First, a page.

June 25, 2019
THE United States’ Department of State has acknowledged the contribution of the Bureau of Immigration (BI) in the campaign against human trafficking that enabled the Philippines to retain for the fourth consecutive year its Tier 1 rating in the US government’s human trafficking index for 2019.
“The Government of the Philippines fully meets the minimum standards for the elimination of trafficking. The government continued to demonstrate serious and sustained efforts during the reporting period; therefore the Philippines remained on Tier 1,” the report said.
A Tier 1 rating means the Philippine government continues to demonstrate serious and sustained efforts to combat human trafficking.
The Philippines joins 32 others nations in the Tier 1 ranking, which include the US, United Kingdom, Canada, Australia, Japan, Taiwan, Israel, South Korea and France, among others.
In its recently released 2019 Trafficking in Persons Report (TIP), the US State Department cited the BI Travel Control and Enforcement Unit for its efforts to combat human trafficking, which deferred the departure of 24,753 passengers due to incomplete or missing travel documents or misrepresentation.
It added that the BI also referred 286 potential cases of suspected trafficking to the Inter-Agency Council Against Trafficking Task Force for further investigation, identified 286 potential victims of trafficking and arrested nine suspected traffickers.
The BI also stopped 199 foreign registered sex offenders from entering the country last year.
Immigration Commissioner Jaime Morente urged BI personnel in different ports to “remain vigilant as there is no sign that these human trafficking syndicates who prey on the poor, including minors, will stop their nefarious activities.”
BI Port Operations Division (POD) chief Grifton Medina said the TIP report would “inspire and motivate POD personnel manning the ports to sustain their efforts in fighting human trafficking.”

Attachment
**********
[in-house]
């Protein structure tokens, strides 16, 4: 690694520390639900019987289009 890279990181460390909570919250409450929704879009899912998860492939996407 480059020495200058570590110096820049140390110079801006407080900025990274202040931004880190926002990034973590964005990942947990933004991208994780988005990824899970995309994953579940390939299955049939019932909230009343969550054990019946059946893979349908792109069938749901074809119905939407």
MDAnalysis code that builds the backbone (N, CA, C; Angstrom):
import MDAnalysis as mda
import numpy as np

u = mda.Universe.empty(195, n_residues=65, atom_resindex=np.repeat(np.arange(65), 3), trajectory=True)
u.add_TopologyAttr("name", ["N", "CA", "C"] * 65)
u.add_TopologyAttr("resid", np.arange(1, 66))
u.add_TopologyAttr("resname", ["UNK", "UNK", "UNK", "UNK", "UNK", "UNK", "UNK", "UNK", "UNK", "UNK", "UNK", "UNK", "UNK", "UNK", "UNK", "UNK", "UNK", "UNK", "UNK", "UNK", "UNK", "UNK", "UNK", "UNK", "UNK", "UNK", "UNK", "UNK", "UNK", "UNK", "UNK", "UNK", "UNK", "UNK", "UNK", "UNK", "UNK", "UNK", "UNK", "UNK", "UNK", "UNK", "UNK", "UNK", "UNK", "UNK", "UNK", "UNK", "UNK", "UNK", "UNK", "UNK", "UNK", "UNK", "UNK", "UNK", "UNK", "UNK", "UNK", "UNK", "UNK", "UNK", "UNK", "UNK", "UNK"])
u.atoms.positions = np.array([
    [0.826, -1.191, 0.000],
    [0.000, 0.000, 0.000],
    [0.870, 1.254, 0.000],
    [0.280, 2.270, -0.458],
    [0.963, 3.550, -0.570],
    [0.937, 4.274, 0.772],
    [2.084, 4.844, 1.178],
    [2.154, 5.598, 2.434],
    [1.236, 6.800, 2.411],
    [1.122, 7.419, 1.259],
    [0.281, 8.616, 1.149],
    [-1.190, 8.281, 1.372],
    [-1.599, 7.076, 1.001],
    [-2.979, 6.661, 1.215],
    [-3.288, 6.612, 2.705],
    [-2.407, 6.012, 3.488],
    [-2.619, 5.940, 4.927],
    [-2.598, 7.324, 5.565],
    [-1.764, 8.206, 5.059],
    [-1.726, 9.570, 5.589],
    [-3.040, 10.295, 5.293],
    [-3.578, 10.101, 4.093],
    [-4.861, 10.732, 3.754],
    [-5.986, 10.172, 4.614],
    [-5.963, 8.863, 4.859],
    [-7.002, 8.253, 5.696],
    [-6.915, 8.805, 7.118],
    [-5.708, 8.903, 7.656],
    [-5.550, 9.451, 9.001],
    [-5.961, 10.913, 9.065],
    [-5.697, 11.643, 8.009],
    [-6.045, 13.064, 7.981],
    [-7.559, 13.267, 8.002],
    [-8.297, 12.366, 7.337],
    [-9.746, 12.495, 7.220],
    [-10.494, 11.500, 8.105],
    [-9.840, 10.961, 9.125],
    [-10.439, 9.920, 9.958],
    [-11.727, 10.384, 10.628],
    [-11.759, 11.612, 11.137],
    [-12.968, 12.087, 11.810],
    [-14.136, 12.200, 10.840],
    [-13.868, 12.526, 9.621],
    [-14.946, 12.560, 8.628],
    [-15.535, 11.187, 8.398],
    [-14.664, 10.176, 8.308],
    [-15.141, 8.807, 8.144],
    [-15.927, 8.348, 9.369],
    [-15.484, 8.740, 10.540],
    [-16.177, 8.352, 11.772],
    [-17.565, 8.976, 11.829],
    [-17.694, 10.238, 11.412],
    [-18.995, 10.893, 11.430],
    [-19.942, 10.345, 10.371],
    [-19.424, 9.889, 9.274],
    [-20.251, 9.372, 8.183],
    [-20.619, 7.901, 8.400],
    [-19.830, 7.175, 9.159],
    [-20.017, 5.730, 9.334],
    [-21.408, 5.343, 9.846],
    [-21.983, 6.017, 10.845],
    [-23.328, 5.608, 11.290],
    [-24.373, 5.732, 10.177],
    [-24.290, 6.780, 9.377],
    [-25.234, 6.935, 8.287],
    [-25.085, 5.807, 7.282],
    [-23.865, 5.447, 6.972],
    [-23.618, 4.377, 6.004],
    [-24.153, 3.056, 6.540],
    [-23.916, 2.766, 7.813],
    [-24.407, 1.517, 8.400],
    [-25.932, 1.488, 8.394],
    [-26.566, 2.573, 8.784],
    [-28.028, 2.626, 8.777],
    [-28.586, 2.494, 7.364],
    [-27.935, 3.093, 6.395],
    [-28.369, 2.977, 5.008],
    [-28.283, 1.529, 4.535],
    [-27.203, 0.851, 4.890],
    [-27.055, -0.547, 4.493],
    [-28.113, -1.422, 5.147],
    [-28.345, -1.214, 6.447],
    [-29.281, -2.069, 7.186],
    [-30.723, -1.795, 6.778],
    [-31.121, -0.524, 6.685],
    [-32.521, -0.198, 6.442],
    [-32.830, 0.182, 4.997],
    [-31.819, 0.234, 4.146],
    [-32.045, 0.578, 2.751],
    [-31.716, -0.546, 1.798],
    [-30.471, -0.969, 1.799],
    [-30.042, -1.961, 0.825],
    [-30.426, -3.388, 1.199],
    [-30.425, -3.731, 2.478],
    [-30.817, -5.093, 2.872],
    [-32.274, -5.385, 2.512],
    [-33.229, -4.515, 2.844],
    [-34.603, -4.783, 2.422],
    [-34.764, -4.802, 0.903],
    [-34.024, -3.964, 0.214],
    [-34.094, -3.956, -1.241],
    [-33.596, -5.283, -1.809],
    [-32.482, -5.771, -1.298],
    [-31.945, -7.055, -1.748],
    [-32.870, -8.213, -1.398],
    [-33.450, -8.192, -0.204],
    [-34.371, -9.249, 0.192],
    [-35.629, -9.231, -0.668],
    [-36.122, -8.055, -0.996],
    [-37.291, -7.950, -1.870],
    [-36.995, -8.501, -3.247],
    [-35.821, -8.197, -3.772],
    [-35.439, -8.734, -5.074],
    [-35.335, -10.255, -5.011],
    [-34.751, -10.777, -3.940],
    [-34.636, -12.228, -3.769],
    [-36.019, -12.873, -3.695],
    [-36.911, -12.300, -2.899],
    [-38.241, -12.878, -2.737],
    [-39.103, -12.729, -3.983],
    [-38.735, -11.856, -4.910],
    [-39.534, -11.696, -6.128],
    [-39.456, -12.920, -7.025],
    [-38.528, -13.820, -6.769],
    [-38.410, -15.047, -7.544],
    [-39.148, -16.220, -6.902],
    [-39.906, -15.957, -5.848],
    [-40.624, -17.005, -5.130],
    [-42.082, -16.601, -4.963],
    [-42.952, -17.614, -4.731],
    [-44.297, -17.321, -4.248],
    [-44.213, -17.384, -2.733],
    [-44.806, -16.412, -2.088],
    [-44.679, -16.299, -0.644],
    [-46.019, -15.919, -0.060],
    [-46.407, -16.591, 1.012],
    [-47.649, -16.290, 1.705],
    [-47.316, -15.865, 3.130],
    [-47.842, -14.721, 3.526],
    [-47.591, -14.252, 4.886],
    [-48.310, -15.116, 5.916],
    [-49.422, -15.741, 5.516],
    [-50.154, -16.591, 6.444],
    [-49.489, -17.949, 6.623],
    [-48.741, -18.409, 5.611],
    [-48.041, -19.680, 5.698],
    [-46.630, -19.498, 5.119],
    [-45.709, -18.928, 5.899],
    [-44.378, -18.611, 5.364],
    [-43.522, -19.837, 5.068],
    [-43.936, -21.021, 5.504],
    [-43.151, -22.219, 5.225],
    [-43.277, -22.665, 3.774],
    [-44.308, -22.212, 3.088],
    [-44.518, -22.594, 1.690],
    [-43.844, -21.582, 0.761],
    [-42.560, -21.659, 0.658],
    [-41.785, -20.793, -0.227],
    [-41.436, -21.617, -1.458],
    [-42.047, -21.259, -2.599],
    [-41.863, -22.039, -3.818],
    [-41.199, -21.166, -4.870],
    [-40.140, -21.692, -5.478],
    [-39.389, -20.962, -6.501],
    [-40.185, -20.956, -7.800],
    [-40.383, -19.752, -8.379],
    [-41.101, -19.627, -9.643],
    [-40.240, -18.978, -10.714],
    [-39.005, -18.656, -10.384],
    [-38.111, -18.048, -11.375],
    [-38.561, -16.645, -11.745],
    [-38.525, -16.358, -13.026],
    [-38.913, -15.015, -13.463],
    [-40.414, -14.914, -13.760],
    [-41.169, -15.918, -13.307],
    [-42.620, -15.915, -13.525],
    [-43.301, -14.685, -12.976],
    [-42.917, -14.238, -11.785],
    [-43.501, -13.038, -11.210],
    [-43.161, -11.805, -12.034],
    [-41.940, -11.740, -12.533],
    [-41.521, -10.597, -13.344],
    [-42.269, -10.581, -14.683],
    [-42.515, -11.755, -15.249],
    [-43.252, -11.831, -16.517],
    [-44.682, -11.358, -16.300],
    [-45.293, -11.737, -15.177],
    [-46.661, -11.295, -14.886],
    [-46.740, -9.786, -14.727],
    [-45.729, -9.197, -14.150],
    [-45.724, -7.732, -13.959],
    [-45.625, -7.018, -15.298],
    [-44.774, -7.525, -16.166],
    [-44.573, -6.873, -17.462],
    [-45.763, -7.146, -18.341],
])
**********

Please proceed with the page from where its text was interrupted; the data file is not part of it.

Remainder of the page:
Medina added that more than 10,000 travelers were stopped from leaving the country from January to April this year, mostly for having incomplete travel papers and questionable purpose in going abroad.
The US report also lauded the efforts of the National Bureau of Investigation and the Philippine Overseas Employment Agency (POEA), which, it said, investigated 278 cases of alleged illegal recruitment and recommended 123 cases for filing in the courts.
The Philippine government reported 11 convictions, compared to eight convictions in 2017 out of 309 investigations.
The POEA filed 1,432 administrative charges against licensed recruitment agencies for fraudulent deployment or exorbitant fees, resulting in the cancellation of licenses of 40 agencies.
The POEA also reviewed 30 bilateral and multilateral labor agreements with other countries, and signed two multilateral and nine bilateral agreements aimed at preventing trafficking and reducing the vulnerability of overseas Filipino workers.
But the same report pointed out that while the Philippine government meets the minimum standards, “it did not vigorously investigate and prosecute officials allegedly involved in trafficking crimes, consistently criminally prosecute labor traffickers, or increase the availability of specialized protection and assistance services for child victims of sex trafficking or services for male victims.”
It added that access to mental health services, employment training and job placement for survivors also remained inadequate.
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